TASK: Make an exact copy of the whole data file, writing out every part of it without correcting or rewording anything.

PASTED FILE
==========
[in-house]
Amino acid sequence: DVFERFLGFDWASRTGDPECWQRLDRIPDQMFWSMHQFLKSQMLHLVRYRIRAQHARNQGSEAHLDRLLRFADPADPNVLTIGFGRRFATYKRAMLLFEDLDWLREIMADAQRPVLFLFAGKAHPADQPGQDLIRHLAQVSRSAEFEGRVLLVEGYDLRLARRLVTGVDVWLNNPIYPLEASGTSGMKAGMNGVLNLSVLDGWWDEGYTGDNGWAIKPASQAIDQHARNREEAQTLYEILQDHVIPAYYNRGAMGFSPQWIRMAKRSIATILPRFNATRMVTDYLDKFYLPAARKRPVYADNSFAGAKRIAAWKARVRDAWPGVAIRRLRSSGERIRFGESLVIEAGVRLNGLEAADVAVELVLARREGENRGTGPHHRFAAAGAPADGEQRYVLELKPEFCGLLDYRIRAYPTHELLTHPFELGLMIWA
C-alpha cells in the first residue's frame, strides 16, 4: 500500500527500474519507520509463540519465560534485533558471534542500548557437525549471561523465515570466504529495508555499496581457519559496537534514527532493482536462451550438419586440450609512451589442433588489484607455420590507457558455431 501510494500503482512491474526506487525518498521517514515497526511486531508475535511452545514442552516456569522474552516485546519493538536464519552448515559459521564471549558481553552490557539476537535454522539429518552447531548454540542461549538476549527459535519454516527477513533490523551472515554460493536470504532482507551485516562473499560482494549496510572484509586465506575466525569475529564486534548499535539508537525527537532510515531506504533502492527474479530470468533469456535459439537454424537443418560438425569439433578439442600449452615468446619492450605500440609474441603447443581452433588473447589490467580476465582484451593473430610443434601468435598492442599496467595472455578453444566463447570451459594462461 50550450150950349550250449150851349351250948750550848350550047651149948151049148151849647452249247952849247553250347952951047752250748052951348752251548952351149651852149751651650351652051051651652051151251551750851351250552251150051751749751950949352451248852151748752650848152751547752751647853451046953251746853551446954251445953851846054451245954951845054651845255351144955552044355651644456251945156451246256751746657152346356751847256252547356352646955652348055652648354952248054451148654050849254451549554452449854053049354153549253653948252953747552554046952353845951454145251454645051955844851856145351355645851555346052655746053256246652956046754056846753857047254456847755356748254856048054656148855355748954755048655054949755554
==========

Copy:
[in-house]
Amino acid sequence: DVFERFLGFDWASRTGDPECWQRLDRIPDQMFWSMHQFLKSQMLHLVRYRIRAQHARNQGSEAHLDRLLRFADPADPNVLTIGFGRRFATYKRAMLLFEDLDWLREIMADAQRPVLFLFAGKAHPADQPGQDLIRHLAQVSRSAEFEGRVLLVEGYDLRLARRLVTGVDVWLNNPIYPLEASGTSGMKAGMNGVLNLSVLDGWWDEGYTGDNGWAIKPASQAIDQHARNREEAQTLYEILQDHVIPAYYNRGAMGFSPQWIRMAKRSIATILPRFNATRMVTDYLDKFYLPAARKRPVYADNSFAGAKRIAAWKARVRDAWPGVAIRRLRSSGERIRFGESLVIEAGVRLNGLEAADVAVELVLARREGENRGTGPHHRFAAAGAPADGEQRYVLELKPEFCGLLDYRIRAYPTHELLTHPFELGLMIWA
C-alpha cells in the first residue's frame, strides 16, 4: 500500500527500474519507520509463540519465560534485533558471534542500548557437525549471561523465515570466504529495508555499496581457519559496537534514527532493482536462451550438419586440450609512451589442433588489484607455420590507457558455431 501510494500503482512491474526506487525518498521517514515497526511486531508475535511452545514442552516456569522474552516485546519493538536464519552448515559459521564471549558481553552490557539476537535454522539429518552447531548454540542461549538476549527459535519454516527477513533490523551472515554460493536470504532482507551485516562473499560482494549496510572484509586465506575466525569475529564486534548499535539508537525527537532510515531506504533502492527474479530470468533469456535459439537454424537443418560438425569439433578439442600449452615468446619492450605500440609474441603447443581452433588473447589490467580476465582484451593473430610443434601468435598492442599496467595472455578453444566463447570451459594462461 50550450150950349550250449150851349351250948750550848350550047651149948151049148151849647452249247952849247553250347952951047752250748052951348752251548952351149651852149751651650351652051051651652051151251551750851351250552251150051751749751950949352451248852151748752650848152751547752751647853451046953251746853551446954251445953851846054451245954951845054651845255351144955552044355651644456251945156451246256751746657152346356751847256252547356352646955652348055652648354952248054451148654050849254451549554452449854053049354153549253653948252953747552554046952353845951454145251454645051955844851856145351355645851555346052655746053256246652956046754056846753857047254456847755356748254856048054656148855355748954755048655054949755554